Railway Company v. Sprague,
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103 U.S. 756 (1880)
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U.S. Supreme Court
Railway Company v. Sprague, 103 U.S. 756 (1880)
Railway Company v. Sprague
103 U.S. 756
APPEAL FROM THE CIRCUIT COURT OF THE UNITED
STATES FOR THE DISTRICT OF INDIANA
1. A mortgage executed by a railway company, to secure its bonds, provides that, in case of default for six months in the payment of the interest upon either of them, the entire amount of the debt secured "shall forthwith be come due and payable," and that the lien of the mortgage may be at once enforced. The bonds themselves declare that,
"in case of the nonpayment of any half-yearly installment of interest which shall have become due and been demanded, and such default shall have continued six months after demand,"
the principal of the bond shall become due, with the effect provided in the mortgage. Held that the mortgage being a mere security, the terms of the bonds must control in determining when the principal is payable.
2. Overdue and unpaid interest coupons do not of themselves make the bond to which they are attached dishonored paper. Cromwell v. County of Sac, 96 U. S. 51, cited and approved, and Parsons v. Jackson, 99 U. S. 434, distinguished.
3. The facts in this case show that the appellee is a bona fide holder of the bonds in controversy.
The facts are stated in the opinion of the Court.
MR. JUSTICE WOODS delivered the opinion of the Court.
This was a suit in equity in which the Union Trust Company
of New York was complainant, and the Indiana and Illinois Central Railway Company and others were defendants. It was brought for the foreclosure of a mortgage upon the property of the railway company, and it resulted in a decree of foreclosure and sale. An interlocutory decree directed a master of the court to ascertain and report the names of all the holders of bonds and coupons, which had been duly issued under the mortgage, and were entitled to share in the proceeds of the sale.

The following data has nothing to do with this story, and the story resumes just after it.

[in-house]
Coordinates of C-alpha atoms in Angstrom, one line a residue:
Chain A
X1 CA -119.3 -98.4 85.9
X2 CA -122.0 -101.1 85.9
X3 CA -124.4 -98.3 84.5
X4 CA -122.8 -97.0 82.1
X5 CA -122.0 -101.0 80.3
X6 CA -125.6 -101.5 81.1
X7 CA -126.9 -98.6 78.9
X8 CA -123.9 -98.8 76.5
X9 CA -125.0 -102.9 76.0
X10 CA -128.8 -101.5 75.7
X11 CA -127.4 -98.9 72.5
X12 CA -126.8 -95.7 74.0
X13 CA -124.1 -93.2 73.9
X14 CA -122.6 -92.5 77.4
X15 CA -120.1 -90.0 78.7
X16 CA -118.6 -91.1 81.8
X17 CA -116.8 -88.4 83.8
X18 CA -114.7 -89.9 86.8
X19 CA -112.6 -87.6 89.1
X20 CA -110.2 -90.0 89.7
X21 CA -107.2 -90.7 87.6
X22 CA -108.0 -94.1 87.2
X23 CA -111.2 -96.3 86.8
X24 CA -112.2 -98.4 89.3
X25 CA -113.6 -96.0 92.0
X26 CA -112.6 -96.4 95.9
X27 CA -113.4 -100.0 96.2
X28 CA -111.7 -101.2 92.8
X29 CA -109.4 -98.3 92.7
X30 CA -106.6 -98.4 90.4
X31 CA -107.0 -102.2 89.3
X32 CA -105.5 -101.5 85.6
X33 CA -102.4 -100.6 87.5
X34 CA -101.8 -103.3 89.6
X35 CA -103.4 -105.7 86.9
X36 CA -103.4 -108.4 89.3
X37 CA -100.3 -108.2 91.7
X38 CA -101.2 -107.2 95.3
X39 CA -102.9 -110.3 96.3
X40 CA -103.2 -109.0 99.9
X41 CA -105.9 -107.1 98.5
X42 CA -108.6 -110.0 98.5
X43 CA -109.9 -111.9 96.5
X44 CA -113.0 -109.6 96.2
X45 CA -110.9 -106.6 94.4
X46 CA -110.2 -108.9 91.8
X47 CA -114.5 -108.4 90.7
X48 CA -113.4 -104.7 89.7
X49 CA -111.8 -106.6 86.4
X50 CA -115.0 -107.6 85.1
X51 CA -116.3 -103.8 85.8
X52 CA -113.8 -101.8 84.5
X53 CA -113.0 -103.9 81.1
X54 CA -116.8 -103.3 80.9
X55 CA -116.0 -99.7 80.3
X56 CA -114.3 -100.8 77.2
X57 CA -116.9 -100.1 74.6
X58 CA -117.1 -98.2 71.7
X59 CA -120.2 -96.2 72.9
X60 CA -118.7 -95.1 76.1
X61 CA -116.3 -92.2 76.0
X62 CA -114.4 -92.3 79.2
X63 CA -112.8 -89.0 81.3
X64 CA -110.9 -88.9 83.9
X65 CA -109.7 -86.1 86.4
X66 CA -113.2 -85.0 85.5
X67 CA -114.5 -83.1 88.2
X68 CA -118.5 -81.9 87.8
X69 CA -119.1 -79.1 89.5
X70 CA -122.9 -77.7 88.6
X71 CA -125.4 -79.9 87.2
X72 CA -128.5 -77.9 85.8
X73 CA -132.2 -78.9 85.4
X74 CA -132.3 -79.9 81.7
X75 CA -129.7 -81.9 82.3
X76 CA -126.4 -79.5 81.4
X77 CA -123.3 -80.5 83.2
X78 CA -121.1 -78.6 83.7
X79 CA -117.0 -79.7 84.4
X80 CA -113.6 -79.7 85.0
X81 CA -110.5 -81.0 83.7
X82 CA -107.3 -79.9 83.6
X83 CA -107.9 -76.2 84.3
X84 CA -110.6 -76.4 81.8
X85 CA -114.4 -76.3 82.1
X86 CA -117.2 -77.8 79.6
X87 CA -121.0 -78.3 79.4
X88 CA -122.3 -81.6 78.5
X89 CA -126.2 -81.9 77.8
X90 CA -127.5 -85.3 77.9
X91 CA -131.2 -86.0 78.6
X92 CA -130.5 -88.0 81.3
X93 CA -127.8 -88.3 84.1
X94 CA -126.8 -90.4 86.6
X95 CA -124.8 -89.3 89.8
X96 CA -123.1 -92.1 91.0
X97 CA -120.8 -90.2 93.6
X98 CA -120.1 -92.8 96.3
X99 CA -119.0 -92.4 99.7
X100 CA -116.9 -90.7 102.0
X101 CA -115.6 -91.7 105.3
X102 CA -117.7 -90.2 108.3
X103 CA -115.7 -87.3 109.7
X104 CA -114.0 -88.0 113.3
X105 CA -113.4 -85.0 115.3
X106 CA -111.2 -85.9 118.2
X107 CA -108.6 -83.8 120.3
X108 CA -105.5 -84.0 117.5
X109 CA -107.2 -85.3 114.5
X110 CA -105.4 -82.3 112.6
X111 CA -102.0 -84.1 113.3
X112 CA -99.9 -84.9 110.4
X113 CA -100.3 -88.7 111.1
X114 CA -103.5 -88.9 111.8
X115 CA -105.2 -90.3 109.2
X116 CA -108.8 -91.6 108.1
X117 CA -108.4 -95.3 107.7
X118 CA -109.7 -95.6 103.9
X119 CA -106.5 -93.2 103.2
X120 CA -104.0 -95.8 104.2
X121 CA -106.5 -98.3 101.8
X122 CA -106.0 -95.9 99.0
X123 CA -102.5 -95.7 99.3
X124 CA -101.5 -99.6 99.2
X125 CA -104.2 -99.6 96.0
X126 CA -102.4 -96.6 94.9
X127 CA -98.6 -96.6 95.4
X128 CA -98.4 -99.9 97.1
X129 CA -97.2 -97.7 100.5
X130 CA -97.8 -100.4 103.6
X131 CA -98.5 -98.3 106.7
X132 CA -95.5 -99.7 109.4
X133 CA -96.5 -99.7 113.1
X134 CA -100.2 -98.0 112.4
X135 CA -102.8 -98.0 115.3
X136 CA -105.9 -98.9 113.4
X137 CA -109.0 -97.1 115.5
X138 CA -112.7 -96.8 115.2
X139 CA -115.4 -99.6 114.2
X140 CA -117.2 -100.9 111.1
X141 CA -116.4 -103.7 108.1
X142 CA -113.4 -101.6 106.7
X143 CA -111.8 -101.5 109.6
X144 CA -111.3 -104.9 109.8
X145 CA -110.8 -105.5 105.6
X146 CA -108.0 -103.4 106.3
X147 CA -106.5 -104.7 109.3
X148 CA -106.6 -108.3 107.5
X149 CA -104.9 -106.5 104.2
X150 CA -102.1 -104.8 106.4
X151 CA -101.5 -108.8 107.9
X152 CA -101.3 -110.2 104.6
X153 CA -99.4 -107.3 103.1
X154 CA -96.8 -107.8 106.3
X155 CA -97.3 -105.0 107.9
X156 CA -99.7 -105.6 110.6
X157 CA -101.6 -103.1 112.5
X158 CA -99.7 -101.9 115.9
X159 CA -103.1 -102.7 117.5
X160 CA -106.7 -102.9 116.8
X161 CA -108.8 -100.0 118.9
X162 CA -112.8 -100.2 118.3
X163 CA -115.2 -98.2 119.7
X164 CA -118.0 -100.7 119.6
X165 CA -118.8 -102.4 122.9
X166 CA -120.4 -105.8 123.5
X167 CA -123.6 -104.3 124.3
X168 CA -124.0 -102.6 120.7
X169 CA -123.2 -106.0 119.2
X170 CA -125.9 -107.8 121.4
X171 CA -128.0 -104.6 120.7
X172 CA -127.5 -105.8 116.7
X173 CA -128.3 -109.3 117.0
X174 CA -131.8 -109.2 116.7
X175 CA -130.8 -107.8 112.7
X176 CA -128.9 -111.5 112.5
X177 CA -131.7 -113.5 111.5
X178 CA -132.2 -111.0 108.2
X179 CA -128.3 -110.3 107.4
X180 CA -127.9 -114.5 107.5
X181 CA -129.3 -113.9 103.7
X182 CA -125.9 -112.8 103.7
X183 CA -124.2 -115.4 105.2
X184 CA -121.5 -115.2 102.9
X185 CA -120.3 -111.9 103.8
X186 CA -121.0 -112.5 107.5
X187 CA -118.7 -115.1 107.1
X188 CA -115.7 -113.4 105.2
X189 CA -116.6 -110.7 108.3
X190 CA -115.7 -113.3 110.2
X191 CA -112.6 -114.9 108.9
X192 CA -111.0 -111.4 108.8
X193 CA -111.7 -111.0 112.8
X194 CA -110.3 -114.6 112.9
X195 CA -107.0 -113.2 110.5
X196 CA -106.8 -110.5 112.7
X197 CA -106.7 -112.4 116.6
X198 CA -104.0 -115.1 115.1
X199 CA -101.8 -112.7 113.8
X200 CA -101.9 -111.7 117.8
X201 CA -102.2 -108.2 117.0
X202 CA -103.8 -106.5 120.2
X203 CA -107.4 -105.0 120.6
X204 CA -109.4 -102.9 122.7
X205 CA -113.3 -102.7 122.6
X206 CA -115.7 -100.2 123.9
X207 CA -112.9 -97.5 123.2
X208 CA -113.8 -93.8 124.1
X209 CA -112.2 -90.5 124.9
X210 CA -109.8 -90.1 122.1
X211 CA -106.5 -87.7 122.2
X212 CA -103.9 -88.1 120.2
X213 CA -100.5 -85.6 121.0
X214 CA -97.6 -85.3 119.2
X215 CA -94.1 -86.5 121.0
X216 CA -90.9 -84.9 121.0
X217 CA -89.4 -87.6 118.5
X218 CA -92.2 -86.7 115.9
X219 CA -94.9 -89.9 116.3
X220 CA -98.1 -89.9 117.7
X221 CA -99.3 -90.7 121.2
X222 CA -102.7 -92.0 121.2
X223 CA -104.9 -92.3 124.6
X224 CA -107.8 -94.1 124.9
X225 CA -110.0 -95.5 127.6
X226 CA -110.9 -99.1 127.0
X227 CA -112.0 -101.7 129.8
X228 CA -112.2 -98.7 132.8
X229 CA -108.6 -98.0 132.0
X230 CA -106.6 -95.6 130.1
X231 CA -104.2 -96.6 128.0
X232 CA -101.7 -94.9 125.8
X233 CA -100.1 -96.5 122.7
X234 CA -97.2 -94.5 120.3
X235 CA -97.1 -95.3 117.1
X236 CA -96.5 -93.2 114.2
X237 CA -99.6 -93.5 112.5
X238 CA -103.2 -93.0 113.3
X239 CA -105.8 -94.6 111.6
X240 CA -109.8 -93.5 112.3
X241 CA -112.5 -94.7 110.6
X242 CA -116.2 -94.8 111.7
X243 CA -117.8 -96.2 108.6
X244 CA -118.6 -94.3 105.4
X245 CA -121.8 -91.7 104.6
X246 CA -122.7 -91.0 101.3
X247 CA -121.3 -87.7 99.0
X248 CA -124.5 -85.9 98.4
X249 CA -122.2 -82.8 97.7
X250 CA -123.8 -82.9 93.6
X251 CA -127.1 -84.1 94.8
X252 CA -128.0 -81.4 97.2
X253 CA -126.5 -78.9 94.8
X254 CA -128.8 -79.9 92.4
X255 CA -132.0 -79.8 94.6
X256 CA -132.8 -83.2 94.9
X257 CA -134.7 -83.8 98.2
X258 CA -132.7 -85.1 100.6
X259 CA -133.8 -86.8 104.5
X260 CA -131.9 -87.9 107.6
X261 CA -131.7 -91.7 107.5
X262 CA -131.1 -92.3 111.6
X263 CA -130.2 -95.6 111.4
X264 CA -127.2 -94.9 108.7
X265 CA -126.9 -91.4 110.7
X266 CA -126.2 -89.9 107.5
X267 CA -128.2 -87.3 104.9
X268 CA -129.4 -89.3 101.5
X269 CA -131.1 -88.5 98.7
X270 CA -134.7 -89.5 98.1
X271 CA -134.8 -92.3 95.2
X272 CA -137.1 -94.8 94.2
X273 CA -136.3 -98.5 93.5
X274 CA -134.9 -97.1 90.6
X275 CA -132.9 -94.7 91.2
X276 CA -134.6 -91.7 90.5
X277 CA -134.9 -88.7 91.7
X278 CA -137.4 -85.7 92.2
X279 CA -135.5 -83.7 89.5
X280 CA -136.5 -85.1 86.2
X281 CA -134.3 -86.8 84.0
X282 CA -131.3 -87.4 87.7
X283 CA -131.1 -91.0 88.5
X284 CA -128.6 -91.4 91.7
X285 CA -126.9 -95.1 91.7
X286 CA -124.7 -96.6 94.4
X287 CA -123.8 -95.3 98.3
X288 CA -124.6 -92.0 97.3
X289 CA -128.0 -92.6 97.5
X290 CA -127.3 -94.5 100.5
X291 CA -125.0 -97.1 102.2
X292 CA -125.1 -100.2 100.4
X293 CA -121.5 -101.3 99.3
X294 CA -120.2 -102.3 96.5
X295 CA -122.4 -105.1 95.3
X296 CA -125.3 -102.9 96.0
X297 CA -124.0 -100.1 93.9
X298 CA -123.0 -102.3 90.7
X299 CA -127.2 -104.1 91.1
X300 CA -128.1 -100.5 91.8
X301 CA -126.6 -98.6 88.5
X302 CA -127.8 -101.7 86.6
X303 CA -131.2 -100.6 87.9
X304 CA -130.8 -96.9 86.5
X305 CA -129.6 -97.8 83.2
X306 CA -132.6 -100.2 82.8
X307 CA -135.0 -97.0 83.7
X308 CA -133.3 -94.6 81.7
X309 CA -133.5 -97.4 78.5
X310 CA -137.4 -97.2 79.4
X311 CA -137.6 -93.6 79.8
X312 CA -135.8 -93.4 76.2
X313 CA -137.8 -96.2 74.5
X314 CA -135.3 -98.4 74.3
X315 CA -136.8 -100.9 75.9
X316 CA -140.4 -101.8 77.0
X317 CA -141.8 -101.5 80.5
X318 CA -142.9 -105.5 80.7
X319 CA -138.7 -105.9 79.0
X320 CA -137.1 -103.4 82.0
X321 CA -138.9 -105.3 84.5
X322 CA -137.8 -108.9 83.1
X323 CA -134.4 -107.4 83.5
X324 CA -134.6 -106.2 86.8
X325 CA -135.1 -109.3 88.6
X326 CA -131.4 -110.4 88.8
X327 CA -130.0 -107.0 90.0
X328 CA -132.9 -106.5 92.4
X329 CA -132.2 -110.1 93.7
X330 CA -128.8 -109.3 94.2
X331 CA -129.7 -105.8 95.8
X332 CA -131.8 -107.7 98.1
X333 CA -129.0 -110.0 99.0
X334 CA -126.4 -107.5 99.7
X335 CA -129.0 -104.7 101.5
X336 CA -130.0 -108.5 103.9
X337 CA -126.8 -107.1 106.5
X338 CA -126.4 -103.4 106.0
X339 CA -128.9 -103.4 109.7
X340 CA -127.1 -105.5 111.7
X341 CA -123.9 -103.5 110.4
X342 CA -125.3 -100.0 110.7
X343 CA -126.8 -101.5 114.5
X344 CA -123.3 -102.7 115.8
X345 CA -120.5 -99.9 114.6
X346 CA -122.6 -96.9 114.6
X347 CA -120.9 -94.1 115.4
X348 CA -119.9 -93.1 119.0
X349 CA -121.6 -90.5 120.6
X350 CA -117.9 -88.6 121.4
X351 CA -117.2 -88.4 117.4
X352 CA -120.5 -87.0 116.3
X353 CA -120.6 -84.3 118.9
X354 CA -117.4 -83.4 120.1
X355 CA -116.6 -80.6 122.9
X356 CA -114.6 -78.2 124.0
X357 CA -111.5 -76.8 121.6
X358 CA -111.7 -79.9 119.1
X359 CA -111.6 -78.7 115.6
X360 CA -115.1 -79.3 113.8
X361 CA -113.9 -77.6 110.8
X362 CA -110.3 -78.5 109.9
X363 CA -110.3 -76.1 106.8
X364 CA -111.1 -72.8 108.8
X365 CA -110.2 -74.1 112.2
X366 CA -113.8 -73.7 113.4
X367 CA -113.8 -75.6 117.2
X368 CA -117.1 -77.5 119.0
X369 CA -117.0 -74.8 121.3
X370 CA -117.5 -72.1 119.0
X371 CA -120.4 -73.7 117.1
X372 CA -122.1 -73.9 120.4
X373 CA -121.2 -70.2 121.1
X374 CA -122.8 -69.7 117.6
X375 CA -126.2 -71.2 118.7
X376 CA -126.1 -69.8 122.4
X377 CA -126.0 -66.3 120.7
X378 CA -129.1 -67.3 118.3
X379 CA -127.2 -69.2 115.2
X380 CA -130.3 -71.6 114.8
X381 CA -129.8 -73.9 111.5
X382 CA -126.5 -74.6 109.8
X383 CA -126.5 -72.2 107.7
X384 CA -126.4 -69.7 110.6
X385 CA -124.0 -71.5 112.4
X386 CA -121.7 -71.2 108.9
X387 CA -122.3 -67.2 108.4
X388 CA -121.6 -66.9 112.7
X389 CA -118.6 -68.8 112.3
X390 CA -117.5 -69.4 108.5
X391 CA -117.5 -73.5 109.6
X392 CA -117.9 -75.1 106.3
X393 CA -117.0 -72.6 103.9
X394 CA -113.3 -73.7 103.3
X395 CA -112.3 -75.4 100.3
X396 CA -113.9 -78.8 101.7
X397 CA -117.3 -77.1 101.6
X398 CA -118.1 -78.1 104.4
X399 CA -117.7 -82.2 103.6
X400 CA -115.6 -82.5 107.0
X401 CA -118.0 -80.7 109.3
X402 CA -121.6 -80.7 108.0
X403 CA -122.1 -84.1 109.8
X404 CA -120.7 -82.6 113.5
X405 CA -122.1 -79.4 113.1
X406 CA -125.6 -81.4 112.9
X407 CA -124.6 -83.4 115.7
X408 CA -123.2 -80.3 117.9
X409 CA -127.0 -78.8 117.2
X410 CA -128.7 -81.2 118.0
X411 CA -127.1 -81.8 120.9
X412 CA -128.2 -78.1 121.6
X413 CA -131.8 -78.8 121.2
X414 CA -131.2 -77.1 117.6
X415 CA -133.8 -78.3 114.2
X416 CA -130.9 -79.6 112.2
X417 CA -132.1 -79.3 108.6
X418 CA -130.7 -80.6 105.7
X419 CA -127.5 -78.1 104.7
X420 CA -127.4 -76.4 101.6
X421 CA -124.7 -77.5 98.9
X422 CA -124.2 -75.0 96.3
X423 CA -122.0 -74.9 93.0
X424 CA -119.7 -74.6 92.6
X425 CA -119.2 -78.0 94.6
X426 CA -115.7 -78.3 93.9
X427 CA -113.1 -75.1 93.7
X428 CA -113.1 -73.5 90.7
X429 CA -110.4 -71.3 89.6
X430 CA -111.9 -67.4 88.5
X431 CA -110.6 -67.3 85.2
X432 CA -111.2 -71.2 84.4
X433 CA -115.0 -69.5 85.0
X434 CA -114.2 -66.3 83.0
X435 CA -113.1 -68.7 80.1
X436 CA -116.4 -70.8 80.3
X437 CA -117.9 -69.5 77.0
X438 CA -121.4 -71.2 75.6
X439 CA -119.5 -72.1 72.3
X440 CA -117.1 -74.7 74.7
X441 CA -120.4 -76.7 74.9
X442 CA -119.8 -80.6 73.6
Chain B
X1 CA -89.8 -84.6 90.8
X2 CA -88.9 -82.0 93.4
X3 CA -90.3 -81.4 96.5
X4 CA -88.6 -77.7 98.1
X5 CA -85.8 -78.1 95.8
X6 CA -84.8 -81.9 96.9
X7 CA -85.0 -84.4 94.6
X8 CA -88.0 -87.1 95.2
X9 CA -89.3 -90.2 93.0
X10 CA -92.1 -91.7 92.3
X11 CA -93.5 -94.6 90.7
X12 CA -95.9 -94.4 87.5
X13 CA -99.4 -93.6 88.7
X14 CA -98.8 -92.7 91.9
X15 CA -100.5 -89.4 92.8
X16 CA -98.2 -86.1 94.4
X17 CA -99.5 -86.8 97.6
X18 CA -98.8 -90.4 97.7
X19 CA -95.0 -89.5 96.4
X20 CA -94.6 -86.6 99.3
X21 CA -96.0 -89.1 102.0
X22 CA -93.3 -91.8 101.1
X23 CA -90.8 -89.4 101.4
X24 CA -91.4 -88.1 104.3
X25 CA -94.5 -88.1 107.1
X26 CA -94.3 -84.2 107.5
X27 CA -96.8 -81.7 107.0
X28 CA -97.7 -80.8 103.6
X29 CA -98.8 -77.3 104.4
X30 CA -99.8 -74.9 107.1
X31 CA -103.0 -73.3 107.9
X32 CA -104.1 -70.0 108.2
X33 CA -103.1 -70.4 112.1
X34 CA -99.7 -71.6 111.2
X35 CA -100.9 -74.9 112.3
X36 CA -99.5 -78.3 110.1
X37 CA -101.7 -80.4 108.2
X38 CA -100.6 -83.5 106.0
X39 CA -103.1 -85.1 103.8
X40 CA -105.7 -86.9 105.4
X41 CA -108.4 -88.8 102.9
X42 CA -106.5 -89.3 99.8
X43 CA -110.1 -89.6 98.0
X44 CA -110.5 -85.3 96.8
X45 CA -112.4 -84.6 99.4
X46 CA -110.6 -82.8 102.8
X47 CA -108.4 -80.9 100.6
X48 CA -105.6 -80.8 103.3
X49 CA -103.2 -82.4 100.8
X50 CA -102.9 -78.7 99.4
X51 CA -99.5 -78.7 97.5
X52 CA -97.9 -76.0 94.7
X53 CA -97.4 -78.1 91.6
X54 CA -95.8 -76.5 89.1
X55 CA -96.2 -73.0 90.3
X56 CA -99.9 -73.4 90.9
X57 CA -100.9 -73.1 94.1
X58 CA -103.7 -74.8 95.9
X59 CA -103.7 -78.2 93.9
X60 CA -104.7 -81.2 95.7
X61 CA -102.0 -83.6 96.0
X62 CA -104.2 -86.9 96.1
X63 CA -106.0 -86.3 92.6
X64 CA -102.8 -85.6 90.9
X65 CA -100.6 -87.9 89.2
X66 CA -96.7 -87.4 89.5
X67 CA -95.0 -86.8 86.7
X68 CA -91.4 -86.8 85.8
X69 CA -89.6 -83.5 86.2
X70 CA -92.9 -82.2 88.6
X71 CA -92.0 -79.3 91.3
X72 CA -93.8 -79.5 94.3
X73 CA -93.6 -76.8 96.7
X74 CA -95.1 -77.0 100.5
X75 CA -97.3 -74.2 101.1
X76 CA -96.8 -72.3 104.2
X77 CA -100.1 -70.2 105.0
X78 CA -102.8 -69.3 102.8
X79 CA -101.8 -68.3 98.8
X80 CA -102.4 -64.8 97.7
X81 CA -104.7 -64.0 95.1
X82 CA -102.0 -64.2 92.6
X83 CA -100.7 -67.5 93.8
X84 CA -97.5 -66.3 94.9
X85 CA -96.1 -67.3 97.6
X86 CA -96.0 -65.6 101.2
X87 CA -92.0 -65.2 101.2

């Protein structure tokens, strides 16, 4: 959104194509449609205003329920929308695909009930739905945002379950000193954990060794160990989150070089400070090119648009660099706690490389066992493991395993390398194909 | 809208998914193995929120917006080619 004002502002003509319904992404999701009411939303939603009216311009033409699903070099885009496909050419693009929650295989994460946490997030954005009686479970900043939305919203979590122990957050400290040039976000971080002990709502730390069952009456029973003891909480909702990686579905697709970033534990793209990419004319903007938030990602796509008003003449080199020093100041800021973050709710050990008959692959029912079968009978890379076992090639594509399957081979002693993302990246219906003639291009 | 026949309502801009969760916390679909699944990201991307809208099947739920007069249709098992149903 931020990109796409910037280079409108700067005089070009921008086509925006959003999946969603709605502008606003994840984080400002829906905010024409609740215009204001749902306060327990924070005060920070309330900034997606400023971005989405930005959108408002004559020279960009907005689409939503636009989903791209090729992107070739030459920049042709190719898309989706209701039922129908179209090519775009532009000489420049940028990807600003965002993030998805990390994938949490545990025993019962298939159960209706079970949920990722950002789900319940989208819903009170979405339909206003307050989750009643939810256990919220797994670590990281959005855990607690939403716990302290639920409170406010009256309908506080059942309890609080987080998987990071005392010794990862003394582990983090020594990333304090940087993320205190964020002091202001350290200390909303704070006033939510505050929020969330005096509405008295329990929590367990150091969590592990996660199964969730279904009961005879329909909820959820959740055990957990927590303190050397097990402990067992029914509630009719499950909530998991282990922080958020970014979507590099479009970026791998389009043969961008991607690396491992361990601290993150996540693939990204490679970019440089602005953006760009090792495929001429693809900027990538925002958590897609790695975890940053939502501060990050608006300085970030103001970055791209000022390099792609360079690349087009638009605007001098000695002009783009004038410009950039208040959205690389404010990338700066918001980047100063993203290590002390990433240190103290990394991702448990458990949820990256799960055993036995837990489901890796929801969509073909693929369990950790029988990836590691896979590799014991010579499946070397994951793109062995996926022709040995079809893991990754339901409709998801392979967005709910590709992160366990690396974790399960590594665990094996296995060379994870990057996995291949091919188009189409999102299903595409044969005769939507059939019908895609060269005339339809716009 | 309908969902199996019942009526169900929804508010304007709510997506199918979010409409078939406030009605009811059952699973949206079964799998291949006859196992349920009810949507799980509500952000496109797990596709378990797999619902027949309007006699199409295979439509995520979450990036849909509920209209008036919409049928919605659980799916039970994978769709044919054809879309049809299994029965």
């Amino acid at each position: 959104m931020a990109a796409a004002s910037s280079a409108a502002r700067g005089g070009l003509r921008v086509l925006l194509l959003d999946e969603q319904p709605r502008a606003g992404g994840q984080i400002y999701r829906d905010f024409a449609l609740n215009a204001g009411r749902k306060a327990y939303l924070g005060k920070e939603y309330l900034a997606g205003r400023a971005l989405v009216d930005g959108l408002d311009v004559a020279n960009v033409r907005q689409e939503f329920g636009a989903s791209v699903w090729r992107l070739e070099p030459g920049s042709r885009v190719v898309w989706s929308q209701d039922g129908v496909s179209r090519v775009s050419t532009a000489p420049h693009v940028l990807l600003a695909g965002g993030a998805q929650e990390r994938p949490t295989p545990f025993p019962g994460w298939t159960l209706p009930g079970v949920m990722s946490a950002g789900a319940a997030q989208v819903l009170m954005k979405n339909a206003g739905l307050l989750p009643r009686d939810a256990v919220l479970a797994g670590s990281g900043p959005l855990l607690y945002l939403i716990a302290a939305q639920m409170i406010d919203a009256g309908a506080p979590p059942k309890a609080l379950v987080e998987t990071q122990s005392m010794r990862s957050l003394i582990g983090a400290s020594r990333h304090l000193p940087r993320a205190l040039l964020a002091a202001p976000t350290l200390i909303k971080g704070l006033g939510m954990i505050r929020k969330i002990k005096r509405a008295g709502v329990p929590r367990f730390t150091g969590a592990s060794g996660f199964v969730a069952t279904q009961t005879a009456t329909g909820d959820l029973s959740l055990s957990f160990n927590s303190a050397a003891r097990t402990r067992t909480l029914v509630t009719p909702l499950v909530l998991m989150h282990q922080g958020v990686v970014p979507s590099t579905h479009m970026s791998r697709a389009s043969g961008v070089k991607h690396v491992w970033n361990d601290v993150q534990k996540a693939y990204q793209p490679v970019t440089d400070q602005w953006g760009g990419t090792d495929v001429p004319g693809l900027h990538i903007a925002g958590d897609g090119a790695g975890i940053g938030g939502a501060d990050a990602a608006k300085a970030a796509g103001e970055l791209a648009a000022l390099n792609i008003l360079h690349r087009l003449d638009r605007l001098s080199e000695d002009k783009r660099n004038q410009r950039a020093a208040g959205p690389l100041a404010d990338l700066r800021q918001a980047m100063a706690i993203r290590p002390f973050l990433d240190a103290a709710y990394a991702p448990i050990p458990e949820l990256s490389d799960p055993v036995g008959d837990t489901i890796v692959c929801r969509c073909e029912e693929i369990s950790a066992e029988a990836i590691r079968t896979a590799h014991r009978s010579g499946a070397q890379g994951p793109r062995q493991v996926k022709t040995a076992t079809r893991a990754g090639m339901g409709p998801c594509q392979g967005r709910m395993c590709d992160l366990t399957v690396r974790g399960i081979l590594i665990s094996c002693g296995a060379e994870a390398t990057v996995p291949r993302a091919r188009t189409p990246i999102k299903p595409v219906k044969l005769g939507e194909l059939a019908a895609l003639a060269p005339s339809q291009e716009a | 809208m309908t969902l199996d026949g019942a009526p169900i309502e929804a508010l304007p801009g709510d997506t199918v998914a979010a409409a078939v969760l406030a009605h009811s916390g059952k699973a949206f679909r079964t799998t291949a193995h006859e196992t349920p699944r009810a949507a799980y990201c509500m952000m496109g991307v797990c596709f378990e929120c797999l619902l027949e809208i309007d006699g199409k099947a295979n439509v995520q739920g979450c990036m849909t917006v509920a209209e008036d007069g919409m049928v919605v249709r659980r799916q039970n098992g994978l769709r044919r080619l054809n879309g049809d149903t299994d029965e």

Under this order of reference Mrs. Henrietta P. Sprague, the appellee, presented a claim to be the owner and holder of seventy-five bonds, numbered from 629 to 703 inclusive, of $1,000 each, with coupons attached. The railway company objected to the allowance of her claim. The master heard the proofs of the parties and the arguments of their counsel, and reported that she had made sufficient proof of her ownership of the bonds in question, and that they were entitled to be paid out of the purchase money of the road. To this report the railroad company filed exceptions. The court, at the May Term, 1878, overruled the exceptions, and entered a decree directing, among other things, that the seventy-five bonds of the appellee, with the coupons thereto annexed, should be allowed as valid, and as secured equally with the other outstanding bonds by the mortgage foreclosed, and that they should be paid their pro rata shares out of the proceeds of the foreclosure. From this order, and this part of the foreclosure decree in the cause, the railway company brings this appeal.
Mrs. Sprague was the widow and administratrix of John H. Sprague, deceased. J. Elliott Condict had long been a friend of her husband, doing business in New York in railway securities, under the style of "Condict & Co., bankers and brokers."
In February, 1870, she loaned Condict $25,000, for which she took his note. Before its maturity he advised her to buy, and offered to sell her, $75,000 of the first mortgage bonds of the Madison and Portage Railroad Company. She made the purchase for the price of $60,000, and paid that sum partly by giving up to him his note to her for $25,000 money loaned, and the residue in securities at the market price. This purchase was made in November, 1870.
The Madison and Portage Railroad Company failing to pay interest on its bonds, she, on June 24, 1871, of Condict's instance, returned them to him, and received from him in exchange seventy-five bonds for $1,000 each of the Indiana and Illinois Central Railway Company.